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Highland Premiere Real Estate - The Hardest-Working Team in Real Estate

Welcome Laura Salgues! 

The newest real estate agent to join our team! Originally from Brazil, Laura made Los Angeles her home in 1985 and her experience in owning a wide variety of properties is what prompted her to become a real estate agent herself. Laura possesses strong negotiation skills and uses cutting-edge technology to give her clients a top-notch experience. Passionate about sharing her love of Los Angeles with her clients, she also keeps bees and chickens in her Mar Vista home in her down time. Laura is already a welcome addition to the Highland Premiere family. 

We are meeting the moment of this unprecedented real estate market with clients ready to buy and sell. By growing a team of experts with deep knowledge of the Southern California region, we will be even better positioned to serve our clients and remain committed to excellence. 

Click Here For Our May 2022 Newsletter

Our team is committed to continuing to serve all your real estate needs while incorporating safety protocol to protect all of our loved ones.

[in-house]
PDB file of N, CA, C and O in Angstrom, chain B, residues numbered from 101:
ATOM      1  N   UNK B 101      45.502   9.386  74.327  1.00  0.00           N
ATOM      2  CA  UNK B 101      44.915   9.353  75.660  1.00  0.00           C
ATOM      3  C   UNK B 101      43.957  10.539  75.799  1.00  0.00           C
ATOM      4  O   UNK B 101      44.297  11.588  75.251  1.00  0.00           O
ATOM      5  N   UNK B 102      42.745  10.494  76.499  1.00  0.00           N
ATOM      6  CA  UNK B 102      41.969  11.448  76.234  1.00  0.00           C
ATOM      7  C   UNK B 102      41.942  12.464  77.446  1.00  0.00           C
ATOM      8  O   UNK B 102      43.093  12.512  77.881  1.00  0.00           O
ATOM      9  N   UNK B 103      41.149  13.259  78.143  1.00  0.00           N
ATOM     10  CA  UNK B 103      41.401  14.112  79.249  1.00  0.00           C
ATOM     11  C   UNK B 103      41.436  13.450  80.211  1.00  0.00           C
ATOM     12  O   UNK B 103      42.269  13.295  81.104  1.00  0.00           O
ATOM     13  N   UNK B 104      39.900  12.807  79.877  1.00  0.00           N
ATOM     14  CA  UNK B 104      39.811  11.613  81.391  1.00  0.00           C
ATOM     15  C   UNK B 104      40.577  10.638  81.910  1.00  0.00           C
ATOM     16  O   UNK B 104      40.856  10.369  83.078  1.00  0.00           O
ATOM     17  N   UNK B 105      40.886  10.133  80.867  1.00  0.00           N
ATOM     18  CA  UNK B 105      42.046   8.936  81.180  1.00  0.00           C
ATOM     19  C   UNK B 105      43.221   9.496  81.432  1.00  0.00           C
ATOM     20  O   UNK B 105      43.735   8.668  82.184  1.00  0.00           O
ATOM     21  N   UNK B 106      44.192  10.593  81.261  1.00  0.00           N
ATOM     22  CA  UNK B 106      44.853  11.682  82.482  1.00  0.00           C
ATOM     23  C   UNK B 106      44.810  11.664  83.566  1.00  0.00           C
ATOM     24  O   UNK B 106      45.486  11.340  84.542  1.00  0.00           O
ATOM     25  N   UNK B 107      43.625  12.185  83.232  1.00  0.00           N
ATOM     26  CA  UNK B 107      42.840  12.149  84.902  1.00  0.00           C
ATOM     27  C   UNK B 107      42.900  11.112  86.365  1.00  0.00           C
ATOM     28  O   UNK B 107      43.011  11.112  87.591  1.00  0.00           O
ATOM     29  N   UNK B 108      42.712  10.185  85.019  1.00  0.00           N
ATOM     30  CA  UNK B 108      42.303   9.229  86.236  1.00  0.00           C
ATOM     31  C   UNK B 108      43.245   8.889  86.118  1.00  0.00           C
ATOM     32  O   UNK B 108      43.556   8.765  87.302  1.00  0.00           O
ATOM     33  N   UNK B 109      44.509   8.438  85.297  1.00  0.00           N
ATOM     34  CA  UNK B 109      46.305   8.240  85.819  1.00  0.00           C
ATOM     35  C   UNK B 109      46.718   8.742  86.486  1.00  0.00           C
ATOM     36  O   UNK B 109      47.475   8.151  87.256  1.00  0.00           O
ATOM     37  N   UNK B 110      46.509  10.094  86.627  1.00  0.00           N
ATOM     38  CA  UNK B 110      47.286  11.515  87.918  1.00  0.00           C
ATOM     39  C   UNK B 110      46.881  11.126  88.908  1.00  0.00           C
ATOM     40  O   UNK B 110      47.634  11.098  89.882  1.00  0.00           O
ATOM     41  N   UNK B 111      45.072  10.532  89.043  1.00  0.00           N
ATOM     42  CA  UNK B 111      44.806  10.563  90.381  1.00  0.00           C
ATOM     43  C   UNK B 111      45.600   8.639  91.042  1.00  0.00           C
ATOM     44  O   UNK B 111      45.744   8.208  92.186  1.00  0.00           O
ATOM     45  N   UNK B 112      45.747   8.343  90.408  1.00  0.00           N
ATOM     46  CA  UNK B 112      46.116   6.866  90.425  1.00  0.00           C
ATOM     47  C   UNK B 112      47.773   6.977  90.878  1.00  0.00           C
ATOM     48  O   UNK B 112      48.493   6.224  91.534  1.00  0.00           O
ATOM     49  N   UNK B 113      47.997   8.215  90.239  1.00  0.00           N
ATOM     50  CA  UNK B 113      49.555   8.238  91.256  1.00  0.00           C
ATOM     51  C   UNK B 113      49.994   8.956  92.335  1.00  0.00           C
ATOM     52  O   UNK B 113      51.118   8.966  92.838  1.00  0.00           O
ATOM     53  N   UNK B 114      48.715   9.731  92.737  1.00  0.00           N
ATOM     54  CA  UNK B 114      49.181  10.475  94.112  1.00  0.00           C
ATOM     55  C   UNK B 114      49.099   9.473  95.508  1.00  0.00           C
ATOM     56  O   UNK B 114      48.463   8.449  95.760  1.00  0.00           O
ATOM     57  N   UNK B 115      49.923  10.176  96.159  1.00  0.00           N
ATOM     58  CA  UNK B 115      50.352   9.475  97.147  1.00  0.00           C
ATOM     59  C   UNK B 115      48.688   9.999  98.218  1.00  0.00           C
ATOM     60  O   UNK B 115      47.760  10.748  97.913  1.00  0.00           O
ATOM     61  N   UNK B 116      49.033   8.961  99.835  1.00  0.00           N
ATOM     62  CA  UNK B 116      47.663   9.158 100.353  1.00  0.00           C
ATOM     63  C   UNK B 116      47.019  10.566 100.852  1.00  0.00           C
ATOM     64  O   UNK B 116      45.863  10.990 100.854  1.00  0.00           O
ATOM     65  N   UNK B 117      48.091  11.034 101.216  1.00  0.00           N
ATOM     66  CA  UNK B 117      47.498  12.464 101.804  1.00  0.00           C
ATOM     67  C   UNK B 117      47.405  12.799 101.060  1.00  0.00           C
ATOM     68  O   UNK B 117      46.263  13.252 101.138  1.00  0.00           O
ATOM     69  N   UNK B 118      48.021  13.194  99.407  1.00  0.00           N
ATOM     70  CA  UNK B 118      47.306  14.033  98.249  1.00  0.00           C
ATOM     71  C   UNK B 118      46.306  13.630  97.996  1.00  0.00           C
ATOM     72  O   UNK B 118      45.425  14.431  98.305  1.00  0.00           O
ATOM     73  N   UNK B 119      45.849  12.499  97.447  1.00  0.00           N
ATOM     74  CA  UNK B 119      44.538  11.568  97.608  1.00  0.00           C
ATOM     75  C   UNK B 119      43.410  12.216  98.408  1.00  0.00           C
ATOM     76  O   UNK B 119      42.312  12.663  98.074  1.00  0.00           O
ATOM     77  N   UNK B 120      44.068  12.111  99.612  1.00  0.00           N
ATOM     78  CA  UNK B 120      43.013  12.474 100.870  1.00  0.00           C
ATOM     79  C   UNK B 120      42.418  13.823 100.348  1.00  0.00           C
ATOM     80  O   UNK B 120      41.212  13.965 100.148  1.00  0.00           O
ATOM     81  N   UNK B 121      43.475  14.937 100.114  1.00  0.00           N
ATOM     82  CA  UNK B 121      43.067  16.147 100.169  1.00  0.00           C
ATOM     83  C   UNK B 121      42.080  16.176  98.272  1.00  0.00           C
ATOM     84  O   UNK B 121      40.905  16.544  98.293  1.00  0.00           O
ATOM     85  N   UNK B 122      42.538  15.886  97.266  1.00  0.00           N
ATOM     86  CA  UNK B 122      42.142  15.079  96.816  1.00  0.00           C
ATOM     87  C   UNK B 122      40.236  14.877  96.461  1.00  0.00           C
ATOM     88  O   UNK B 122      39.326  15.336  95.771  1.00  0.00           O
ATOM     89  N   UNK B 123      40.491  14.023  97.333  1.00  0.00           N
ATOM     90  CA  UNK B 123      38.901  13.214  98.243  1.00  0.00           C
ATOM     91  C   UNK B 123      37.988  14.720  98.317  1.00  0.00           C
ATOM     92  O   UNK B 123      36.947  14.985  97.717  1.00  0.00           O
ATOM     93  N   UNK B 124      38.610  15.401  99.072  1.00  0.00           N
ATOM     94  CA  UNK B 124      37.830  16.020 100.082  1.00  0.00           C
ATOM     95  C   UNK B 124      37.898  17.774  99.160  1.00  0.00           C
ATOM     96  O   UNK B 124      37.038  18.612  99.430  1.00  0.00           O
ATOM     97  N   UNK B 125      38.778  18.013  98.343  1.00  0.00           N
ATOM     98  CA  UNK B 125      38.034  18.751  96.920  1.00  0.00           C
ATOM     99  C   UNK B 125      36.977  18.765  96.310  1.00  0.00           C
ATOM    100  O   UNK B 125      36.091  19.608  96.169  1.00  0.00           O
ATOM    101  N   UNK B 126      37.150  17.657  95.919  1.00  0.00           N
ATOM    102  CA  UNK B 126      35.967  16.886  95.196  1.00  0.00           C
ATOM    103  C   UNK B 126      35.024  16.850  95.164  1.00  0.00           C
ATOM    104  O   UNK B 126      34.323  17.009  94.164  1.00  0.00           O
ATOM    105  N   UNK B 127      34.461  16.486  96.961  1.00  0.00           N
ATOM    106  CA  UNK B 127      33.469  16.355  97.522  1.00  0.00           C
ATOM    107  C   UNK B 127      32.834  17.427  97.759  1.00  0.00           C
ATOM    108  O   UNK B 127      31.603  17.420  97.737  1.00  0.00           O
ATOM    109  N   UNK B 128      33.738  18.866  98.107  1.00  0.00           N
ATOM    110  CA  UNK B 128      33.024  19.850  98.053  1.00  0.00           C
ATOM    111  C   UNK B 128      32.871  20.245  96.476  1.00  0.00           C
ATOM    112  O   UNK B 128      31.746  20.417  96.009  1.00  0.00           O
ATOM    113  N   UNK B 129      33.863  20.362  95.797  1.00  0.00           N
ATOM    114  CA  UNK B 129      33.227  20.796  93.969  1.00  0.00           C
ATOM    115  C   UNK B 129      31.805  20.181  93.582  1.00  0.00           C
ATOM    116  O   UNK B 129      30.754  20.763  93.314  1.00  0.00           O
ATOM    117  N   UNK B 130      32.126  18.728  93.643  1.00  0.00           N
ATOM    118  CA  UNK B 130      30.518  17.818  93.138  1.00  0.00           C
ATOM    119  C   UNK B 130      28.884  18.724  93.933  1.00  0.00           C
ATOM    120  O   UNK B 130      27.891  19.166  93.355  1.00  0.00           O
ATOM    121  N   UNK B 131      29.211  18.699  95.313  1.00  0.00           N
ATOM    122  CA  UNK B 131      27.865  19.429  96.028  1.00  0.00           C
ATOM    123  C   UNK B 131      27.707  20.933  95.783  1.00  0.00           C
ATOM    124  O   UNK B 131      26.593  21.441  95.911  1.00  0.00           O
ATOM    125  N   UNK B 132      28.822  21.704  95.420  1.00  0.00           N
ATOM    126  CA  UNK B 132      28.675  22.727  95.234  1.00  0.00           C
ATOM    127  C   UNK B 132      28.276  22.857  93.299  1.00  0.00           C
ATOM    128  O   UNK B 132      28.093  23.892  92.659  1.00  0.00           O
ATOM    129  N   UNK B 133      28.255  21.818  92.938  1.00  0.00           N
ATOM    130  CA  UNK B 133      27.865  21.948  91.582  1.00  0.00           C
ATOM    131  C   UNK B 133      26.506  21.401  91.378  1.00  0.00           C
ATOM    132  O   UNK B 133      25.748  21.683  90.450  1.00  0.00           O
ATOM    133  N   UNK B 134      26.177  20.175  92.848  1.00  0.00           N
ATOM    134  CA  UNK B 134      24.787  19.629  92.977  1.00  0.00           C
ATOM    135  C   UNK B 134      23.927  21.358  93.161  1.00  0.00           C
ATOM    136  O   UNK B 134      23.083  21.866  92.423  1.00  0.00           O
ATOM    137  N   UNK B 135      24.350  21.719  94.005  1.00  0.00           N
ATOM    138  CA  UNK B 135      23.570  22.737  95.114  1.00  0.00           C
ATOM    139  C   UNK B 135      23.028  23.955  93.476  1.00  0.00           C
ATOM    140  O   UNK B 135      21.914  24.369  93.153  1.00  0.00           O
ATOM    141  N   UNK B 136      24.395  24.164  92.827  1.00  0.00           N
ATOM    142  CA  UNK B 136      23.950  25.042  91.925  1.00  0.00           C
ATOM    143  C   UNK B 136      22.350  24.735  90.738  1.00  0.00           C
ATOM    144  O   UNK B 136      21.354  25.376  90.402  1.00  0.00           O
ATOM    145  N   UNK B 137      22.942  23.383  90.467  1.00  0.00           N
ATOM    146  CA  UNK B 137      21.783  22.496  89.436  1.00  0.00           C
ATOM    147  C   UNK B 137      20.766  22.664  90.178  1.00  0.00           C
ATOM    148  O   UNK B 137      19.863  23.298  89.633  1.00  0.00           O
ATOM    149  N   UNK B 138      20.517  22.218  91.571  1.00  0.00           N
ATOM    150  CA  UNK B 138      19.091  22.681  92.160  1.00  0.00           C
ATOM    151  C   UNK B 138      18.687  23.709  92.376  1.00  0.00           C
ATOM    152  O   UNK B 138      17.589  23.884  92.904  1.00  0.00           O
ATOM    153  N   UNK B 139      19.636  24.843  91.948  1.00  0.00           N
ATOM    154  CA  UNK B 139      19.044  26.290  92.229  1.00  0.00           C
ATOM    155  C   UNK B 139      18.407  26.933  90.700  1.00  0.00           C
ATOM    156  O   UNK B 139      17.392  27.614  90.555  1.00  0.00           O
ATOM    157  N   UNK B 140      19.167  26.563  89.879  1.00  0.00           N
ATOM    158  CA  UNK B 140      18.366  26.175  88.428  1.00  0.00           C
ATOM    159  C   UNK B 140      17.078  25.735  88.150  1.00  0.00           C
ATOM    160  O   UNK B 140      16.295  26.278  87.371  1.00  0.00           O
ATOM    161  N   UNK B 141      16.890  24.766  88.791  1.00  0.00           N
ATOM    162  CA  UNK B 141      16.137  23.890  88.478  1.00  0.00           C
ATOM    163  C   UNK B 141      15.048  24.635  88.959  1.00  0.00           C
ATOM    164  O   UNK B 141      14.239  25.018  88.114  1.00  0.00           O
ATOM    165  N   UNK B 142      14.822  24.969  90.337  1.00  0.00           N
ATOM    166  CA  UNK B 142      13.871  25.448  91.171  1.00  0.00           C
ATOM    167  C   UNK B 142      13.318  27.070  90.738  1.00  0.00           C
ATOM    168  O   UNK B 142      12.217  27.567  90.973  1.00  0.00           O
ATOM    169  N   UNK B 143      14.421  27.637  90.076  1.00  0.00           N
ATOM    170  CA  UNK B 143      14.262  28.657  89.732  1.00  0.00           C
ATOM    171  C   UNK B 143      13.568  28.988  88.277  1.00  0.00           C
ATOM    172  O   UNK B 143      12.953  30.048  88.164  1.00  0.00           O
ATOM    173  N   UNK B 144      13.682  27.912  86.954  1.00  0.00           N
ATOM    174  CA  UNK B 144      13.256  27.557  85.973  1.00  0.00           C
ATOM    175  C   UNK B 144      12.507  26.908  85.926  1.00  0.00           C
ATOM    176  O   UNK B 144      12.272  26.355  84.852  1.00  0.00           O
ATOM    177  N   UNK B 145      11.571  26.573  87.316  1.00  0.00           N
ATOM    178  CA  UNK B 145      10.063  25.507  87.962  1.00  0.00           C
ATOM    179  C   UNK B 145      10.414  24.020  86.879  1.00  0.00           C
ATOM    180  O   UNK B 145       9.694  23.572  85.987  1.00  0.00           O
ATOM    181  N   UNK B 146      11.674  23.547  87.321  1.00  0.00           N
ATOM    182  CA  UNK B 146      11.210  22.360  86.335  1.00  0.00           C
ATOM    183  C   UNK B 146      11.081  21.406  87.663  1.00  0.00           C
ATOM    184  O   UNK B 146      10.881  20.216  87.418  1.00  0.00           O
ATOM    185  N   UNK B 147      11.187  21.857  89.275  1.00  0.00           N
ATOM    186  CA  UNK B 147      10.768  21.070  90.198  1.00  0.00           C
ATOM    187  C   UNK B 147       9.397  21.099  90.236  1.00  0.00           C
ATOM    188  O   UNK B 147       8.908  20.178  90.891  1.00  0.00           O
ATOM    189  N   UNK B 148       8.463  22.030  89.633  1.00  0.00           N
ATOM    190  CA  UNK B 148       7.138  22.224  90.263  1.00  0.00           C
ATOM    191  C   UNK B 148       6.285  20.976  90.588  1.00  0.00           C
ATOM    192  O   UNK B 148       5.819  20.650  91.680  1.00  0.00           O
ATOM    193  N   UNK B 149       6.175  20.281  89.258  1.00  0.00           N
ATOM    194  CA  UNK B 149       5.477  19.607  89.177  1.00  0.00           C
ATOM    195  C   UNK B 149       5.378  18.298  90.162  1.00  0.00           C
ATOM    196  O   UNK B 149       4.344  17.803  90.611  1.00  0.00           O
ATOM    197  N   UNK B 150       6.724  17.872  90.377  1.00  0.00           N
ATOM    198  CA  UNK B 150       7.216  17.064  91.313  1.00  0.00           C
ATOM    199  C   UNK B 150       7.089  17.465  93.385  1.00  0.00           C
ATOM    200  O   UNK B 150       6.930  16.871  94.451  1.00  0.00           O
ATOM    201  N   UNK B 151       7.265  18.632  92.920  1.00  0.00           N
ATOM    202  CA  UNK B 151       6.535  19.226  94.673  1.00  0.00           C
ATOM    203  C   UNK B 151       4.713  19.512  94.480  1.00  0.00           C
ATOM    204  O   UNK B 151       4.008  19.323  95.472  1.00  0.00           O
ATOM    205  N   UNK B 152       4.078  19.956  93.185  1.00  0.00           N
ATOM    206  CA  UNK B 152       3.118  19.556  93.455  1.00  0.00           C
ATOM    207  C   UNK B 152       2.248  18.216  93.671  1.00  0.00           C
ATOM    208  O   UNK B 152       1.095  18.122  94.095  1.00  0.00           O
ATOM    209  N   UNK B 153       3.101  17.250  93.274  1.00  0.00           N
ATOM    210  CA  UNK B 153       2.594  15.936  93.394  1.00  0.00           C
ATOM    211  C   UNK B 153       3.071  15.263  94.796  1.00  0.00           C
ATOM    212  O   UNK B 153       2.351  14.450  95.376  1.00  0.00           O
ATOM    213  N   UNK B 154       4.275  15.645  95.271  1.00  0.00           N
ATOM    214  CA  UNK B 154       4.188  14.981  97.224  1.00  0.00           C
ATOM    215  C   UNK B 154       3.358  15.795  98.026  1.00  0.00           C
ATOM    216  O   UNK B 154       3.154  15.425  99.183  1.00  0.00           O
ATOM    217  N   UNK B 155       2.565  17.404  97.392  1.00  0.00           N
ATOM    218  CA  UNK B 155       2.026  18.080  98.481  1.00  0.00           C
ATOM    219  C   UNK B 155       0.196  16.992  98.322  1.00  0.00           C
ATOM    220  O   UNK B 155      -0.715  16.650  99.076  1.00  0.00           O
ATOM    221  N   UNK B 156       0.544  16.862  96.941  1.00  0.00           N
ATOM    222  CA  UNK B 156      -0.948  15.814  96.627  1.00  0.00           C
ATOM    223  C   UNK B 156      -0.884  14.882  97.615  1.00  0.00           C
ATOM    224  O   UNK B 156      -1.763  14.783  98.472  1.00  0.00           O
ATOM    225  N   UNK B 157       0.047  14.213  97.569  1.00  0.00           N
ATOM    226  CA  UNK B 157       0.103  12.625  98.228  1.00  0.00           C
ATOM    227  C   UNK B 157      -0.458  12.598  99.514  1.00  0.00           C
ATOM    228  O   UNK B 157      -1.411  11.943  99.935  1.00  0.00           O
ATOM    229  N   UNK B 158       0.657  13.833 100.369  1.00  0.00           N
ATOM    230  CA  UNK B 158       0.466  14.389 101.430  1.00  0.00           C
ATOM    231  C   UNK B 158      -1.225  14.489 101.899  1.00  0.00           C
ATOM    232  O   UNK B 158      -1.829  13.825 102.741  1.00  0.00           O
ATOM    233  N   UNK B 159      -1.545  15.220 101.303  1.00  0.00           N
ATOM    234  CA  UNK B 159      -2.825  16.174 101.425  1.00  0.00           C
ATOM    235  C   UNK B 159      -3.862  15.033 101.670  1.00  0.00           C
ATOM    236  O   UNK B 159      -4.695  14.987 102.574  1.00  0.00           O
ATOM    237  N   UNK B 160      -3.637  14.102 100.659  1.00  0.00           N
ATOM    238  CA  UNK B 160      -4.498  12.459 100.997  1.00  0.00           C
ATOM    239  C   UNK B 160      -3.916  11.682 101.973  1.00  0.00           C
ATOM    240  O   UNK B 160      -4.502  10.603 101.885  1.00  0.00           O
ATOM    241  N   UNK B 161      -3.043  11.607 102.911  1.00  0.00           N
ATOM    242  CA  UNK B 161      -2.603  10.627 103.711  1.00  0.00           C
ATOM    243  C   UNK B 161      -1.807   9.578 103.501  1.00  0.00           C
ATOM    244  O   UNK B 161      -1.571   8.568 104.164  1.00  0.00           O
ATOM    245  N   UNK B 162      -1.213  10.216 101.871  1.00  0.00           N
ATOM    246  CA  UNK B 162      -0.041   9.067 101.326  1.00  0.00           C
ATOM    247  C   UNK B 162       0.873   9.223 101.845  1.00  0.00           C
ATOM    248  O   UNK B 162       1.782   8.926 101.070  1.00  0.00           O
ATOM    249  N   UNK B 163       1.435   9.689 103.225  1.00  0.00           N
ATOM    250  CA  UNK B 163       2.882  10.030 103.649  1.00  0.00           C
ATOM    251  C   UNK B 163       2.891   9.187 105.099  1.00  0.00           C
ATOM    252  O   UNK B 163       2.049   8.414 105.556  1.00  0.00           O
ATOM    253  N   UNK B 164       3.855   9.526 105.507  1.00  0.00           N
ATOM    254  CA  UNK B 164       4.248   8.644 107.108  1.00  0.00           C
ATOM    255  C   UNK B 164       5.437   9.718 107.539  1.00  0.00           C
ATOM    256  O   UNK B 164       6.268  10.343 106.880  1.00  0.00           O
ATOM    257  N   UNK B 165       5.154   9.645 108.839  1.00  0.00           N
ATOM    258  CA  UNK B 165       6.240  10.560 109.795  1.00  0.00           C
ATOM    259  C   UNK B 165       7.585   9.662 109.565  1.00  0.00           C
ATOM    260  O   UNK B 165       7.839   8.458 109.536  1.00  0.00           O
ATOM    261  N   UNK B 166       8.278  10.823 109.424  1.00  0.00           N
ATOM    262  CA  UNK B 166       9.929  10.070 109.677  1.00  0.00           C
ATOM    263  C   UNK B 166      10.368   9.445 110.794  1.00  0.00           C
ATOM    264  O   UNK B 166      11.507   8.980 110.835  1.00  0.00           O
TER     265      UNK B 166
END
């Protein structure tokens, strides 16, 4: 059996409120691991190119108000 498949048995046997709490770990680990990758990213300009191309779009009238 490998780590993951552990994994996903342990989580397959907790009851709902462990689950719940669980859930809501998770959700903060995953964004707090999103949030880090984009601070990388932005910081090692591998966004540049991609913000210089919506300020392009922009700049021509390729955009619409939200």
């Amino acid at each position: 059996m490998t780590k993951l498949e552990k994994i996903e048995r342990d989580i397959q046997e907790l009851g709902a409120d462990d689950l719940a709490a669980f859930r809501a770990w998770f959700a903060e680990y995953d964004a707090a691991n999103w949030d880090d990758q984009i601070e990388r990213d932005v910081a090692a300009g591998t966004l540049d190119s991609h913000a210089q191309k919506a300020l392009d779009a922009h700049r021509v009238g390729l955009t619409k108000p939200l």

In addition, as your local real estate experts, we feel it’s our duty to give you, our valued client, all the information you need to better understand our local real estate market. Whether you’re buying or selling, we want to make sure you have the best, most pertinent information, so we’ve put together this monthly analysis breaking down specifics about the market.

As we all navigate this together, please don’t hesitate to reach out to us with any questions or concerns. We’re here to support you.

– Vivian Yoon & Dennis Hsii, LIC #01925833 / 01919746